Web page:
Julian G. Morrill, et bar, to H. A.
Leitzell, tract in State College; $1.
H. A. Leitzell, et ux, to Julia G.
Morrill, tract in State College; $1.
Louis Hill, et ux, to Commonwealth
of Pennsylvania, tract in Bellefonte;
Maurice E. Miller, et ux, to Com-
monwealth of Pennsylvania, tract in
Bellefonte; $700.
Plans to remodel the present min-
ing building at the Pennsylvania
State College into laboratories and
class rooms for the home economics
department have been approved by
the college trustees. The complet-
ed plans call for the remodeling of
the existing central unit and the
addition of two wings.
Home economics instruction at
Penn State has been sponsored for
almost 30 years by women’s clubs of
the State.” They were responsible
fot obtaining the first legislative ap-
propriation for this branch, and al-
ways have held an interest in its
progress. Miss Edith P. Chase, head
of the department, says that over
200 of the 600 girl students at the
college are majoring in home eco-
nomics this year. The new building
will be on the east campus not far
from the recently erected Grange
Memorial Dormitory for Girls.
Only flyers actually engaged in
teaching students to fly will be
granted instructors’ licenses under
the new Department - of Commerce
tions governing flying schools.
epartment inspectors are much
too busy, Commerce department
aeronautical officials say, to exam-’
ine and grant a license to every pi-
lot who should apply for one.
structors began September 1, when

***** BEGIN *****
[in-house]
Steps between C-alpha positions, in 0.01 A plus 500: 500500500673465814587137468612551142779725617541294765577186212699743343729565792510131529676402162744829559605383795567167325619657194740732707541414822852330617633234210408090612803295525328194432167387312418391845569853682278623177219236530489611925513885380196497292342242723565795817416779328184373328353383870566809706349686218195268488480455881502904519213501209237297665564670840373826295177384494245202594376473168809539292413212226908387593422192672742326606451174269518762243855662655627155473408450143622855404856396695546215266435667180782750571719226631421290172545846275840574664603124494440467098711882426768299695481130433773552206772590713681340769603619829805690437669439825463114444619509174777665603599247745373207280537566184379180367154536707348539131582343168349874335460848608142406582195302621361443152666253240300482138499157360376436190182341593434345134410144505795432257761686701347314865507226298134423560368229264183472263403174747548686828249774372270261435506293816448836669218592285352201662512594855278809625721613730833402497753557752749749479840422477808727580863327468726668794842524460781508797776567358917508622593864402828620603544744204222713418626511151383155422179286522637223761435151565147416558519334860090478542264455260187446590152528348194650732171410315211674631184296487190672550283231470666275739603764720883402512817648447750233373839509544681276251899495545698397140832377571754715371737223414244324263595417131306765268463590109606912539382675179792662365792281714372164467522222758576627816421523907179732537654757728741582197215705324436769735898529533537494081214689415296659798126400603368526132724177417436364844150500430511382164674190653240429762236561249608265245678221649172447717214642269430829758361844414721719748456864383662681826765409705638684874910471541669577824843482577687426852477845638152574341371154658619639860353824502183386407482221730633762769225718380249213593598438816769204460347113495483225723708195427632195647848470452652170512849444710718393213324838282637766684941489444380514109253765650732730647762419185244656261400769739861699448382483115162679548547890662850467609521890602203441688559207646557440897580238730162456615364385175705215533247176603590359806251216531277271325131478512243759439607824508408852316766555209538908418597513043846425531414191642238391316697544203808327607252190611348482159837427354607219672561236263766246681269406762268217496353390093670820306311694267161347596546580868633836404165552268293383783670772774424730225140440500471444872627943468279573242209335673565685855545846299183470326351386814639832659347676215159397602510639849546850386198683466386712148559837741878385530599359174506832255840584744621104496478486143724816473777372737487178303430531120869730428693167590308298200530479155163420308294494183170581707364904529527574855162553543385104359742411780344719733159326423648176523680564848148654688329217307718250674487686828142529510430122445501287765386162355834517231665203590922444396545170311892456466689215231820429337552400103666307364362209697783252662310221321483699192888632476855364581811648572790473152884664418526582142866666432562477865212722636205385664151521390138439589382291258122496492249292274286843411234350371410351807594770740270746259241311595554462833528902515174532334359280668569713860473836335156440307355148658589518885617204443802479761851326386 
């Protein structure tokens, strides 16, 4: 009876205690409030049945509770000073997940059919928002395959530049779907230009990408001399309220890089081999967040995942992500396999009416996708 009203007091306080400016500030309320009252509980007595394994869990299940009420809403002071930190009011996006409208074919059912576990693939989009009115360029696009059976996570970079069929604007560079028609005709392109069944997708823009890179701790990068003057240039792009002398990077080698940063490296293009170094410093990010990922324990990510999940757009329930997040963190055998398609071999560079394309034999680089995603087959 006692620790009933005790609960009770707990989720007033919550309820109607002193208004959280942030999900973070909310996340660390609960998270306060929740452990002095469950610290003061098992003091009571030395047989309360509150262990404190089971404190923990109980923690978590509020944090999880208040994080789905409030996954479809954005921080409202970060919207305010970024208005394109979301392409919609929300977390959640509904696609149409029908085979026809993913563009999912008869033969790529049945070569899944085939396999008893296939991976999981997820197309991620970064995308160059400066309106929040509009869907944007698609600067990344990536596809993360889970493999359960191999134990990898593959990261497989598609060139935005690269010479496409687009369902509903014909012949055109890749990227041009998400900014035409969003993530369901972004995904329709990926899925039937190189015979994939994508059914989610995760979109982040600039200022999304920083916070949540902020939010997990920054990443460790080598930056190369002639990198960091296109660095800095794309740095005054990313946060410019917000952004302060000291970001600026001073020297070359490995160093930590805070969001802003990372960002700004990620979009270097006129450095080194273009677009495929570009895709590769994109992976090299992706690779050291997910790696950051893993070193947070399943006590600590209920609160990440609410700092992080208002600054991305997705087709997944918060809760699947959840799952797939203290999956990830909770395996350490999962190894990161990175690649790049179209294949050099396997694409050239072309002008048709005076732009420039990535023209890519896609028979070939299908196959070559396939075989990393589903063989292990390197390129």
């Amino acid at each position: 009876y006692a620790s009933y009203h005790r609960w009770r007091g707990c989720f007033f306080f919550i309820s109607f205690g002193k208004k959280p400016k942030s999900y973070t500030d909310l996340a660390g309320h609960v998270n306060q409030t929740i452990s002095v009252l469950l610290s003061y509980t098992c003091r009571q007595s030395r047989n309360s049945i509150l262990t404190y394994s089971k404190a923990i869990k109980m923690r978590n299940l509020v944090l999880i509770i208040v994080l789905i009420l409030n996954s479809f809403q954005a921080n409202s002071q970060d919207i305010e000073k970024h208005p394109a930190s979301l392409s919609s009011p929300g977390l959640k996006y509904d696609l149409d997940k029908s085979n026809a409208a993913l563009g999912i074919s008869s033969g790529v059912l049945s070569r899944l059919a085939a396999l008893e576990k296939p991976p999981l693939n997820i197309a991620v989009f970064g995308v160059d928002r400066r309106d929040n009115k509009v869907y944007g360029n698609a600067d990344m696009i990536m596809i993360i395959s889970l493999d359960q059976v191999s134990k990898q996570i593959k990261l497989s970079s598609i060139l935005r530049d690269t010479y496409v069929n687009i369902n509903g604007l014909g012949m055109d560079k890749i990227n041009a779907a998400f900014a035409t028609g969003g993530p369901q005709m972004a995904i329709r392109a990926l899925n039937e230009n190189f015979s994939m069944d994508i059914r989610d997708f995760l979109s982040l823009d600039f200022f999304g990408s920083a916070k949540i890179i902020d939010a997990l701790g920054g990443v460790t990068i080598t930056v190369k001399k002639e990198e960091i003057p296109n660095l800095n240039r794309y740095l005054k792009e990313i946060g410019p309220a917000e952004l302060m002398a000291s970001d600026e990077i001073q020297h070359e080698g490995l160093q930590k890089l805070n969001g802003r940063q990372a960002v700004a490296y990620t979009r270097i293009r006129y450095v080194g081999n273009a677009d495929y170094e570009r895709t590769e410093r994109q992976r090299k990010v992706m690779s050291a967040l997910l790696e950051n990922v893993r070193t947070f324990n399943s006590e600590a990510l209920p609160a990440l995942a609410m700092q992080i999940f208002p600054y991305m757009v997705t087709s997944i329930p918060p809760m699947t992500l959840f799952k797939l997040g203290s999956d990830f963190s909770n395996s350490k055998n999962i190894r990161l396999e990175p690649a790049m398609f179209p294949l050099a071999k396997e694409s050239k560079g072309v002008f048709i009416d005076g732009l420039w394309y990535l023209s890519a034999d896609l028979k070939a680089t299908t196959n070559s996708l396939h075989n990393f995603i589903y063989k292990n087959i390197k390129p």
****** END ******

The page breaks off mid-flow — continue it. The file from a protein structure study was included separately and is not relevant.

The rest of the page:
operating under letters of authority.
The and licensing of in-
sructors began September 1, when
new flying school regulations went
into effect.
“Hello, Jimmie, why weren't you
at school yesterday? Were you.
“Course I was sick.”
“Sick abed?”
“No, sick a school.”
—Subscribe for the Watchman.
‘The haze of a November morning
set a softiness upon the hills and
mellowed the bright colors of the
falling leaves as it called every man
ald Voitian 3 Yu) om out into their
ooryar e joy of li hi
within them. oy igs. * ge
Most of the Colonists, having been
farmers in the north of England,
now betook themselves to the custom
of that section of the country in cele-
brating the bringing in of the last
harvest sheaf. First a wicker bas-
ket was carried into the common
house, and festooned with many col-
ored ribbons, as gay in its festival
array as the people who gathered
around it.
When the basket was in readiness
two maidens lifted it from the
ground, holding it between them
while the Colonists fell in two by
two behind them. For a moment
there arose in full song that stirring
processional, “The earth is the
Lord’s ana the fulness thereof, the
world 2 they as dwell therein.”
s they marched, they sang, fill-
ing the clearing with music. From
the path the procession turned into
the past the strength of the maidens,
two men came forth and gravely
raised the basket between them.
With quickened step the procession
marched back, through the field and
down the path to the granary, sing-
ing a song of thankfulness.
Having finished the marching song
Governor Bradford bade all kneel in
a half circle around the front of the
granary. The elder sent up a peti-
tion of thanksgiving for the riches
of the earth, forest, and sea which
had been bountifully poured on the
When the elder ceased, one of the
maidens approached the granary, un-
fastening and throwing open its
door. Governor Bradford promptly
came forward and plucking a stick
from the basket, threw it into the
grainhouse. So one by one those who
gathered the corn took up a stick
and threw it into the granary until
only two sticks were left, Priscilla,
blushing sweetly, gently dropped one
of these in the storehouse.
The second maiden now stood
forth, holding the last stick of corn.